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Avoid Common Mistakes When Filing Your Tax Return

IR-2010-46, April 9, 2010

WASHINGTON — The Internal Revenue Service today reminded taxpayers to review their tax returns for common errors that could result in delayed refunds. Here are some ways to avoid common tax return errors.

File electronically. If you e-file or Free File, tax software will do the calculations, flag common errors and prompt you for missing information.

Remember Making Work Pay. The Making Work Pay tax credit –– available in 2009 and 2010 –– is worth up to $400 for individuals and $800 for married couples. Most people got it as a reduction to their paycheck withholding. Form 1040 filers must complete Schedule M, attach it to their returns, and claim the credit to benefit from it. (Tax software handles these calculations automatically for e-filers.) Also, if you received the one-time Economic Recovery Payment, you need to reduce your Making Work Pay credit by that amount. Taxpayers who are not certain whether they received the economic recovery payment can find out with the help of an online tool, Did I Receive a 2009 Economic Recovery Payment? If you don’t have access to the IRS Web site, call 866-234-2942.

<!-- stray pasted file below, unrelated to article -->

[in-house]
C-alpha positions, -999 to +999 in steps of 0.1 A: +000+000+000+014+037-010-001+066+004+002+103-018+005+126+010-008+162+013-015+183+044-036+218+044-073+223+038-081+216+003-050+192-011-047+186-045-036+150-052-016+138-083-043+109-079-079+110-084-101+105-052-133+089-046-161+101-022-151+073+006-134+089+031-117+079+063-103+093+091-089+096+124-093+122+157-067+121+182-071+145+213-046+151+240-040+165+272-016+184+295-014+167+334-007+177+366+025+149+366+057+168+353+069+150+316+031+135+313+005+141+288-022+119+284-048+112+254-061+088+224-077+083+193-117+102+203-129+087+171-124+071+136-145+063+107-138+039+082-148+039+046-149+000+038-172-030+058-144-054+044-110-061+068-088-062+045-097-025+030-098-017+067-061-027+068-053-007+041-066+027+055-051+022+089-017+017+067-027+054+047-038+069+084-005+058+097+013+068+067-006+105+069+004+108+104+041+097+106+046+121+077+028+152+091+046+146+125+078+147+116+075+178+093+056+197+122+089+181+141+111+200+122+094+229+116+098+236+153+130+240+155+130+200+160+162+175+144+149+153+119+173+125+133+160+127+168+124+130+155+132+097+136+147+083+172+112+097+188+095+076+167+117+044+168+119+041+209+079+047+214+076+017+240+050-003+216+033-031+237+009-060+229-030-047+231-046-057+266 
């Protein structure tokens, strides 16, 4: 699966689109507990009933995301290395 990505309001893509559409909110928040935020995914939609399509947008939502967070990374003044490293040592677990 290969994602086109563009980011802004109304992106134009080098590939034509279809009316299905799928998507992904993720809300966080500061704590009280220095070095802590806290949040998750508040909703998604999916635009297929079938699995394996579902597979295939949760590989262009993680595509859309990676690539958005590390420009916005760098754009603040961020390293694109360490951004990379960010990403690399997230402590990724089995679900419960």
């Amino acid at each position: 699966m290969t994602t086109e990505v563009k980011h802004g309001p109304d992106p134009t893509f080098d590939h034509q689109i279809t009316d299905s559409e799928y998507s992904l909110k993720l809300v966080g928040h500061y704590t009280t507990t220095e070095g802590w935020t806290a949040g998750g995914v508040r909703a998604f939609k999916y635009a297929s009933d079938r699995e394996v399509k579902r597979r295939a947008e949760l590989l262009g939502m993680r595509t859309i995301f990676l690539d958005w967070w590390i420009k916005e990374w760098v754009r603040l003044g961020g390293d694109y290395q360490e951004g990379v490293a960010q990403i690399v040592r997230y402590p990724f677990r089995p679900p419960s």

Claiming the Homebuyer Credit? If you claim the first-time homebuyer credit, complete Form 5405, and include it along with the settlement document, such as a HUD-1. More information is available on the homebuyer page.

Use the peel-off label if you mail a paper return. Paper filers may line through and make corrections right on the label. Be sure to fill in your Social Security number in the box provided on the return. If you do not have a peel-off label, fill in all requested information clearly, including Social Security numbers.

Check only one filing status. Also, check the appropriate exemption boxes. When you enter Social Security numbers, make sure they are correct.

Double check all figures. While software catches and prevents many errors on e-file returns, math errors remain common on paper returns.

Get the Right Routing and Account Numbers. Make sure the financial institution routing and account numbers you have entered on the return for direct deposit of your refund are accurate. Incorrect numbers can cause your refund to be delayed or deposited into the wrong account.

Sign and date the return. If you are filing a joint return, both you and your spouse must sign and date the return. E-filers can sign using a self-selected personal identification number (PIN).

Attach Forms To the Front of the Return. Paper filers need to attach W-2s and other forms that reflect tax withholding, as well as other necessary forms and schedules, to the front of their returns.

Do you owe tax? If so, a number of e-payment options are available. Or send a check or money order payable to the “United States Treasury.”

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Page Last Reviewed or Updated: 18-Feb-2014